Tool Turns Any JavaScript-Enabled Browser into a Malicious Drone

A new tool called Jikto can turn any PC or device with a browser into a site attacker.

A new tool too dangerous to give away can turn any PC—Windows, Mac, Linux—or any device with a browser into a site attacker.

The tool, called Jikto, is a Web application scanner that searches for cross-site scripting vulnerabilities. Billy Hoffman, a security researcher with SPI Dynamics, demonstrated what the tool could do at the ShmooCon hacker convention March 24. Namely, Jikto, which is written in JavaScript, can surreptitiously latch onto a browser that has JavaScript enabled.

After silently inserting itself to run inside any browser—be it that of a PC, a cell phone—Jikto can then search sites for cross-site scripting vulnerabilities and report its findings to a third party without the user of the infected browser being aware.

It can also replicate itself onto sites containing cross-site scripting vulnerabilities and then spread via latching onto visiting browsers, Hoffman told eWEEK in an interview.

This is something that JavaScript wasnt supposed to be able to do, but unfortunately, Hoffman said, it can.

JavaScript was originally Netscapes version of the ECMAScript standard, a scripting language based on the concept of prototype-based programming.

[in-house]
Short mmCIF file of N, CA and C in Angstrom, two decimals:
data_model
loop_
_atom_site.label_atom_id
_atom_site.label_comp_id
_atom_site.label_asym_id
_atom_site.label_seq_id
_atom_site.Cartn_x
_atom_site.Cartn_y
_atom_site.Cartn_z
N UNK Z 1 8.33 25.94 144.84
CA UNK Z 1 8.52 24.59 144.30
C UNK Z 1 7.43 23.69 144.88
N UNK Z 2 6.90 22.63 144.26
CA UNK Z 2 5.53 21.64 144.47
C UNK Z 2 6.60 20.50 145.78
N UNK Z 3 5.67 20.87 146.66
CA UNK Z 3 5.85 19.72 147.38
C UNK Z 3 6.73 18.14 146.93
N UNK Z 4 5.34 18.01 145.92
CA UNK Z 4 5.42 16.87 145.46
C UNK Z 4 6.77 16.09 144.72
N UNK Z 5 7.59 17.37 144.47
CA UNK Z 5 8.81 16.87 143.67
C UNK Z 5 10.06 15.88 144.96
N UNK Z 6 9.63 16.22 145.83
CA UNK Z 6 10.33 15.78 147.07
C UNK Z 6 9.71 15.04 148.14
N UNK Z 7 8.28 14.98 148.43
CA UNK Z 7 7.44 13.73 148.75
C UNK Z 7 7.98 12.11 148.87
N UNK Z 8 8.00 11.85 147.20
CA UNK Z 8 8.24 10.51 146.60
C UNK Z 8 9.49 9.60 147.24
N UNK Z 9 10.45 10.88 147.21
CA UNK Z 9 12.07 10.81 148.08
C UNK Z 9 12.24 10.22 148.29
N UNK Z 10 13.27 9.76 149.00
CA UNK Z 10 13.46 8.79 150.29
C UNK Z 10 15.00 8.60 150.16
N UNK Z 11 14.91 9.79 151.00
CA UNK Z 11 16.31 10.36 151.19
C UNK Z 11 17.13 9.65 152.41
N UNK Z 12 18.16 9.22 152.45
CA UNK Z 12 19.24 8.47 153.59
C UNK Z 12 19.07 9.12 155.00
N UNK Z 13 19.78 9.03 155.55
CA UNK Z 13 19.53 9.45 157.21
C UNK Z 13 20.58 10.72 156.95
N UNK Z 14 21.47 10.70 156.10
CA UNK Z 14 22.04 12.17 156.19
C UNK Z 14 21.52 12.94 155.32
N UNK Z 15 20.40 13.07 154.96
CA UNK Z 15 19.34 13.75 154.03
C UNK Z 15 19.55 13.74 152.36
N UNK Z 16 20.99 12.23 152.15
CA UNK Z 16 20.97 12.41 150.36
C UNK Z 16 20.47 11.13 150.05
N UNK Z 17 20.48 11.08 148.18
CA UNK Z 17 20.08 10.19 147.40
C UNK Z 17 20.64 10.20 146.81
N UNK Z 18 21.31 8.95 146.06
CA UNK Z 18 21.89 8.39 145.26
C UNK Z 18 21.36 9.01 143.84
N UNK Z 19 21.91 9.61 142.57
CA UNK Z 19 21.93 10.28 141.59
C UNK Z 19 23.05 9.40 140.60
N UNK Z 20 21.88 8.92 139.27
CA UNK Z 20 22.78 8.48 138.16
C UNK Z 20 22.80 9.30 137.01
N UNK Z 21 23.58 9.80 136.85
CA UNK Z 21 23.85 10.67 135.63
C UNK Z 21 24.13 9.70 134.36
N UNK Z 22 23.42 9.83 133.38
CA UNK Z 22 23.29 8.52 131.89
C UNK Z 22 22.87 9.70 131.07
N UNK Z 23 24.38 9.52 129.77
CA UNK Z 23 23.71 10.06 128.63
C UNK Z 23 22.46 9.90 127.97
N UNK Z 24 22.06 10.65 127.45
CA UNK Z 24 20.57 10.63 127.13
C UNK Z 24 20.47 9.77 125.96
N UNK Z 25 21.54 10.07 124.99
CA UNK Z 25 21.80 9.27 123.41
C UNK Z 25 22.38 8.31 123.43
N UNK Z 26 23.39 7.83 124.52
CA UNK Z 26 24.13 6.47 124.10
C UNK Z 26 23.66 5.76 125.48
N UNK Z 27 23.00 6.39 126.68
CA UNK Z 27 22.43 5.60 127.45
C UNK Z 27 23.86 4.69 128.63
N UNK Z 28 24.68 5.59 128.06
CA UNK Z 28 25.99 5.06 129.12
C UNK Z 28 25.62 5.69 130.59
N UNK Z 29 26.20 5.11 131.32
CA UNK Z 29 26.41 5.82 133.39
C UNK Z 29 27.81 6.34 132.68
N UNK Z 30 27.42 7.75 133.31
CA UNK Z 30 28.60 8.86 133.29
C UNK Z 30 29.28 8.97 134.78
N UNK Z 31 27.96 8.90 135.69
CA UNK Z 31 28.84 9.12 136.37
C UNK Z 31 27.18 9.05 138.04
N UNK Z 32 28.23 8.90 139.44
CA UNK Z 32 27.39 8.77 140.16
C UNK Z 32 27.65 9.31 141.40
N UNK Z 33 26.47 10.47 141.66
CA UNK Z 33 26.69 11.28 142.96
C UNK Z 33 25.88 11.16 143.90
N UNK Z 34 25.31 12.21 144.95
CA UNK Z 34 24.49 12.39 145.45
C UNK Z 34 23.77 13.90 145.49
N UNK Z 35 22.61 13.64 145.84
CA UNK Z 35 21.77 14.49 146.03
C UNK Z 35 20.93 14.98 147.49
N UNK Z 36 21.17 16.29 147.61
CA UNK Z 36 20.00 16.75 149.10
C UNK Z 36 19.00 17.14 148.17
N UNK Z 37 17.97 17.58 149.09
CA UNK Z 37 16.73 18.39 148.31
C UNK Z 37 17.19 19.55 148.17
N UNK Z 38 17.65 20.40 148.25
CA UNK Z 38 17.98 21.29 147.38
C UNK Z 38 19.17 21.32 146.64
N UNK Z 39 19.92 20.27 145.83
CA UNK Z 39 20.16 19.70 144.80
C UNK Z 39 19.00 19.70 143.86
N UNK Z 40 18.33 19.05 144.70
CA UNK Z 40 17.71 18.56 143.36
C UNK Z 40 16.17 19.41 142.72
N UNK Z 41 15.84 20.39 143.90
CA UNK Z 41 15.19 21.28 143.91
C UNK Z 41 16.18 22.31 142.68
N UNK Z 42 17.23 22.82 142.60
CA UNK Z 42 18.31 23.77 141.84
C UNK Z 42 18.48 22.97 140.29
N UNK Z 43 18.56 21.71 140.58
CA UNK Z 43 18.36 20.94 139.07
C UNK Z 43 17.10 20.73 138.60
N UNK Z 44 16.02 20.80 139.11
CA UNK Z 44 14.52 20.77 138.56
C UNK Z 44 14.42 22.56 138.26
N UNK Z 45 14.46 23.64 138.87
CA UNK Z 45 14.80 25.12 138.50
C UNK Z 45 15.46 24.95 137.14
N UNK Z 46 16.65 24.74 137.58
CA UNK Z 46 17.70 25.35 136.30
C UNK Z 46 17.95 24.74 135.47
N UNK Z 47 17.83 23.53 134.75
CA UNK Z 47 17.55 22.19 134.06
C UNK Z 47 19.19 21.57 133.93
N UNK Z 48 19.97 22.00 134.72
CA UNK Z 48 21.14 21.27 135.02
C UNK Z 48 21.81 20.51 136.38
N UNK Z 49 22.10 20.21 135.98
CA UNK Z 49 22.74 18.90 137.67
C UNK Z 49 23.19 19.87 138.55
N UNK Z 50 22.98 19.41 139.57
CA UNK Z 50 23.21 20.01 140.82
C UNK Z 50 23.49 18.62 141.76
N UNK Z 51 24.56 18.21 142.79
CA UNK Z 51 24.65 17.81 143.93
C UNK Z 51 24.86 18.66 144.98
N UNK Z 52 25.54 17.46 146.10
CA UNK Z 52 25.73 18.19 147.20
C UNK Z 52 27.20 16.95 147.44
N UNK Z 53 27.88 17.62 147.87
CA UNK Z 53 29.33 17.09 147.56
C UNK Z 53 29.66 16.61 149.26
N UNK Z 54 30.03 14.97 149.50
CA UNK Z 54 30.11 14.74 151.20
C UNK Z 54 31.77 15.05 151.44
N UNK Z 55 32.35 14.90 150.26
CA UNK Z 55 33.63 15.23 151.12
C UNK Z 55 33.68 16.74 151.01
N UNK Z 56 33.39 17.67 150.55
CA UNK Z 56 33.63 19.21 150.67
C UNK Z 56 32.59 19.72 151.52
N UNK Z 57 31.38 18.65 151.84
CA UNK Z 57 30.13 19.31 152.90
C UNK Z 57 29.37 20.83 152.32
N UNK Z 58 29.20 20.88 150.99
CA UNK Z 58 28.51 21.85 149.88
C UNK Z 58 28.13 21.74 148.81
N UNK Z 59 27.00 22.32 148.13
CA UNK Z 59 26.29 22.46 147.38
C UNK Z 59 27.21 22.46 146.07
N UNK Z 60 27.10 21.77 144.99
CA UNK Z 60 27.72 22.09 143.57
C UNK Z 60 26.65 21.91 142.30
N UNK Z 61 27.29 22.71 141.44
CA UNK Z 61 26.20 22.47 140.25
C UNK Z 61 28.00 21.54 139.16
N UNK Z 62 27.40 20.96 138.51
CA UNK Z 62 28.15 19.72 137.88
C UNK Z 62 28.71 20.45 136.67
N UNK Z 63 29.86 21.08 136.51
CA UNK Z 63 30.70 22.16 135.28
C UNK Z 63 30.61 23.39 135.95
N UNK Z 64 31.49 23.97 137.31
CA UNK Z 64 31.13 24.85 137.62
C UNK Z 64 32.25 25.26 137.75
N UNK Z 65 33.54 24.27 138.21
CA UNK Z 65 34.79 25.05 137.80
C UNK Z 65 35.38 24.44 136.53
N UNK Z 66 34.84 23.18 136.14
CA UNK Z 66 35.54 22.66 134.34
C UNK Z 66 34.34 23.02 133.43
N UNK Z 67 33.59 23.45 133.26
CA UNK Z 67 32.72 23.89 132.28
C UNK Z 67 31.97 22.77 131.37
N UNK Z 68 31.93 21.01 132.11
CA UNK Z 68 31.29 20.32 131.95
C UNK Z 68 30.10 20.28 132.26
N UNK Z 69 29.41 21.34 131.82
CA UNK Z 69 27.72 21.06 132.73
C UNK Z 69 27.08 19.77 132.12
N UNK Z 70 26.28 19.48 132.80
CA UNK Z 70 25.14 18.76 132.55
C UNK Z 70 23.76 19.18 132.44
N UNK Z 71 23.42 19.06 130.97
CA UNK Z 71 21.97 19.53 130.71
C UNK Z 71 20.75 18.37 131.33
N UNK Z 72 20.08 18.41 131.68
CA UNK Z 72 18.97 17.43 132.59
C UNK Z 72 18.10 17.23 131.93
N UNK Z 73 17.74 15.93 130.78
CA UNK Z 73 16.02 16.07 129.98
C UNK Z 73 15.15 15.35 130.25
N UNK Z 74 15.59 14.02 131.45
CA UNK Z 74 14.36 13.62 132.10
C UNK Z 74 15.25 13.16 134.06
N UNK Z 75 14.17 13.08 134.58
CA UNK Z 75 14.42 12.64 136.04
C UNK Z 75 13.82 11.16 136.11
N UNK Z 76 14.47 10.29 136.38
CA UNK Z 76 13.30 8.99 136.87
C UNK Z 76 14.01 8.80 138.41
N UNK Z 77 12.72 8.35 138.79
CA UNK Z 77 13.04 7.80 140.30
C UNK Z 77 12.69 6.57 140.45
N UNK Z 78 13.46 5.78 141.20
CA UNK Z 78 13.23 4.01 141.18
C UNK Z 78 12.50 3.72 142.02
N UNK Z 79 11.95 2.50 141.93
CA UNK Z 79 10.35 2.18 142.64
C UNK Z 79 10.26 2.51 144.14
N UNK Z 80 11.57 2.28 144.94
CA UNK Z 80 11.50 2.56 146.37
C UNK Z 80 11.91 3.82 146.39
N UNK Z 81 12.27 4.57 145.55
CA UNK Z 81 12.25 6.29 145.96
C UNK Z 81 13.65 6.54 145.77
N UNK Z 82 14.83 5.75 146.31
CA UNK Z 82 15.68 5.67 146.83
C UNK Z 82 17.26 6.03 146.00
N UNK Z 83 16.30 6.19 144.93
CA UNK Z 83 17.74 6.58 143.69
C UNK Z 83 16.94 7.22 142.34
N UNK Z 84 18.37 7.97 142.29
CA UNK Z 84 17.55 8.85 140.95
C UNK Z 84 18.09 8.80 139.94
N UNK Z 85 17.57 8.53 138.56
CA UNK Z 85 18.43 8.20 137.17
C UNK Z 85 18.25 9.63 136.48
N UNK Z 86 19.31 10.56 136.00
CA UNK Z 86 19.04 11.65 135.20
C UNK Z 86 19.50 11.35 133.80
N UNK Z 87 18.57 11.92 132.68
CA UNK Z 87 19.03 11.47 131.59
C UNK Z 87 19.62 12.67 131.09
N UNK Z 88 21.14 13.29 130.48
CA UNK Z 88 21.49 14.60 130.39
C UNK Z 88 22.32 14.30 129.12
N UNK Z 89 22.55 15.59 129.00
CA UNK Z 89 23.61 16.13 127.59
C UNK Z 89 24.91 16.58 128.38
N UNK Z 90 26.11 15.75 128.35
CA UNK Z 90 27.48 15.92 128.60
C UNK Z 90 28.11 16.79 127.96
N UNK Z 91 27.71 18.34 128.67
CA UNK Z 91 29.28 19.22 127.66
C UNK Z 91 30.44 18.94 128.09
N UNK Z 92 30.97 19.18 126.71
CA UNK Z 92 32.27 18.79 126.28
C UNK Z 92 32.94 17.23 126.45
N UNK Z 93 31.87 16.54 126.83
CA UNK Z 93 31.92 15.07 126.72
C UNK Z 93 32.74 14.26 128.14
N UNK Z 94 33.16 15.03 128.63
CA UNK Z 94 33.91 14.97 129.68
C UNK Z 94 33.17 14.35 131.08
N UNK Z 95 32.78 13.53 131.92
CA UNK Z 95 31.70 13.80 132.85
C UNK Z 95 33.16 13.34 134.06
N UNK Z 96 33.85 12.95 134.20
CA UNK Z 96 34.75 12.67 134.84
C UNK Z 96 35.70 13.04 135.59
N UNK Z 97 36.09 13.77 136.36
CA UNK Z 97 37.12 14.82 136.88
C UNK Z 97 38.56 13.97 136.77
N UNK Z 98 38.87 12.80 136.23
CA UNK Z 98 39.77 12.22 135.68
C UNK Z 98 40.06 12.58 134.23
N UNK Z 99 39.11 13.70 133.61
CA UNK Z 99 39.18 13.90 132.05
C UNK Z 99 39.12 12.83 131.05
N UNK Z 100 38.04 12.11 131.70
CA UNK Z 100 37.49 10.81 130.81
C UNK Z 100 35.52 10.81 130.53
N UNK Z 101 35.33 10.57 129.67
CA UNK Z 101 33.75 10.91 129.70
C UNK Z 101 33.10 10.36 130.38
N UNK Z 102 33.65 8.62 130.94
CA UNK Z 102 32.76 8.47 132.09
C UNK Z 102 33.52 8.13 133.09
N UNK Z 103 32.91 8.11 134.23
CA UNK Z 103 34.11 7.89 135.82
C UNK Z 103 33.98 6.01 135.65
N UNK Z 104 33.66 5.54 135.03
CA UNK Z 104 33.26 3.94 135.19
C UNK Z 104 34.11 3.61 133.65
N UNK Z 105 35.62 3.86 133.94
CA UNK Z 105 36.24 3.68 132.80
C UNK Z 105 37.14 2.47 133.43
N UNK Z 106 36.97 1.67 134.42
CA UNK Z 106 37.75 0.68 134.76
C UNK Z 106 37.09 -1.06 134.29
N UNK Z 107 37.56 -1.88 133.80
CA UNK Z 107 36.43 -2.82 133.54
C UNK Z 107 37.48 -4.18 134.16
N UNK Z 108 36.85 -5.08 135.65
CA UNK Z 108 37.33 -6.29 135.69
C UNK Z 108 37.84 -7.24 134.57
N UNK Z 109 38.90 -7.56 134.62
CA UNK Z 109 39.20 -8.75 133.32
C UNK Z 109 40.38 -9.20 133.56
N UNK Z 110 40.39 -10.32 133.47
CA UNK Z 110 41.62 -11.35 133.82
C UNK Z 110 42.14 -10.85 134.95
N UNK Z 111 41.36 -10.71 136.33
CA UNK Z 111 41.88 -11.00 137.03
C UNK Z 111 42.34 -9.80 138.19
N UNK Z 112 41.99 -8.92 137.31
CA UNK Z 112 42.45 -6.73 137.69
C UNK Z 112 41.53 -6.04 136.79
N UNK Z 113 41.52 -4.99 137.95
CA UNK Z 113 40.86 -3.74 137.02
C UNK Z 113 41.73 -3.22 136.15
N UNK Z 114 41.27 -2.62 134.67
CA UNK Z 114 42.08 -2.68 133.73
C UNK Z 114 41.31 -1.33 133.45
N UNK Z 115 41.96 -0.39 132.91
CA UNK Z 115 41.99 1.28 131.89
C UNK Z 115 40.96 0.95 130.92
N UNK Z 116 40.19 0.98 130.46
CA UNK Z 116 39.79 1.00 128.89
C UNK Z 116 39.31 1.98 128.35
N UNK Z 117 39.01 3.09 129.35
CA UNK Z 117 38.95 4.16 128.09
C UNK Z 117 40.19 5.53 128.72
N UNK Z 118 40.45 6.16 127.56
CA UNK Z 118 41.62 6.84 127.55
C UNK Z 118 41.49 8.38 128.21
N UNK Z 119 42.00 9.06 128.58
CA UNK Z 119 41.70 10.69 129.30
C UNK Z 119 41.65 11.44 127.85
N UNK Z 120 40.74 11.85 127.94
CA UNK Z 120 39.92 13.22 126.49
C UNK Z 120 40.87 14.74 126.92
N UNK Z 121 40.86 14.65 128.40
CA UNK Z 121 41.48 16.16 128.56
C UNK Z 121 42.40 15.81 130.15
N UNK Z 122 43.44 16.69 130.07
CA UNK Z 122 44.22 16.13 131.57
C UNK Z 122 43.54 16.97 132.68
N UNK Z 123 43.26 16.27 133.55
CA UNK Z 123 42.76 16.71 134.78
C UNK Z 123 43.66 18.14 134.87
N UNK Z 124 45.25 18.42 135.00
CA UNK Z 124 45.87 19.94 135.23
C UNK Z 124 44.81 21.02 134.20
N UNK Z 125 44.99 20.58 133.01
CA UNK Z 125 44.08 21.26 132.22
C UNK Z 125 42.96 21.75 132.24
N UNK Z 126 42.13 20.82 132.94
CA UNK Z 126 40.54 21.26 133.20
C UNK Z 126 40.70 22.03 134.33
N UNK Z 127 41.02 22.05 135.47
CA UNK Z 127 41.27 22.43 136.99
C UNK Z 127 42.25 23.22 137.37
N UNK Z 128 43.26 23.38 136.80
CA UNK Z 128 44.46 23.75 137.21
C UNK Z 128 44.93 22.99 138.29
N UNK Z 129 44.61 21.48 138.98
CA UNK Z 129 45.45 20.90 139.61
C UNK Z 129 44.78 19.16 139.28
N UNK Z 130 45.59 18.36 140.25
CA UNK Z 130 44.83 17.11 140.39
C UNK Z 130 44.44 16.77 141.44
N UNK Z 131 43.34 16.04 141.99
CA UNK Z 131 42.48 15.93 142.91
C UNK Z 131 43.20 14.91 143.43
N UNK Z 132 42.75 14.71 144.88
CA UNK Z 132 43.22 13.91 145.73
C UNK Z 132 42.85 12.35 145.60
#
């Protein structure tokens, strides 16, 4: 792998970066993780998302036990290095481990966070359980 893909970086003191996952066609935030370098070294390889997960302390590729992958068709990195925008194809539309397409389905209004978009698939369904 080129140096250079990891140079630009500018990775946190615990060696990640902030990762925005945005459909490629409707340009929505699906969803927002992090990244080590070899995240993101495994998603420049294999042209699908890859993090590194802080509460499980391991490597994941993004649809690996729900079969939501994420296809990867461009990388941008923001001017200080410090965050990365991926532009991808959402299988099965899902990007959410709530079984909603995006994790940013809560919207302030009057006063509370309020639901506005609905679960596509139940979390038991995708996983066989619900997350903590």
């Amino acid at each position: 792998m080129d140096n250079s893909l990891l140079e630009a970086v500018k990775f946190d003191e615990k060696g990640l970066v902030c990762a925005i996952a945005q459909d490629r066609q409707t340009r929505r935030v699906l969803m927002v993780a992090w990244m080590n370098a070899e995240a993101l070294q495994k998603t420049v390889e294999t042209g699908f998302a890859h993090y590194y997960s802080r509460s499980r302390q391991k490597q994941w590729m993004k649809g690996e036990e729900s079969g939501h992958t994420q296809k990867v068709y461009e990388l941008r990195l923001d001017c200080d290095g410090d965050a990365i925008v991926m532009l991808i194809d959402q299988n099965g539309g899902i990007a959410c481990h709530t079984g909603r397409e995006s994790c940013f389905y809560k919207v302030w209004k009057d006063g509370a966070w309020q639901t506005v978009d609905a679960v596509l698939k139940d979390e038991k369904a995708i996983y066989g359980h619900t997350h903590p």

Now controlled by the Mozilla Foundation, JavaScript is best known for its client-side use in Web sites.

/zimages/1/28571.gifRead more here about cross-site scripting attacks.

In that context, a major use of JavaScript is to write functions that are embedded in HTML pages and which interact with the DOM (Document Object Model) of the page to do things that HTML cant do on its own: create pop-up windows, validate Web form input values or change images as a mouse cursor moves over them, for example.

Web application vulnerability scanners have been around some seven years. Most have been software installed on a PC.

Jikto, because its written in JavaScript, doesnt need to be grounded on a client, Hoffman said.

"Your browser just visits a page. If it contains JavaScript, it can start scanning other sites for vulnerabilities," he said.

The ShmooCon audience, which contained members of Microsofts Internet Explorer team and representatives from Mozilla—the makers of the FireFox browser—were "kind of shocked" to learn what the evil one can do with JavaScript, Hoffman said.

Thats good, the security researcher said—"By getting them interested, we can use that to [heighten the awareness of the dangers of Web site vulnerabilities]."

As it is, over the past few years, security researchers have seen attackers doing much more with Web site vulnerabilities, particularly with cross-site scripting vulnerabilities, where attackers can inject JavaScript into a site, he said.

For example, instead of typing a message or a question on an online guestbook or forum, an attacker could insert JavaScript. The malicious HTML then downloads to a browser.

Examples of recent JavaScript exploits have included the Windows Live Italy search engine getting hit by a link bomb earlier in March, with some 95 percent of search results on "hot" keywords leading to malware and exploit sites.

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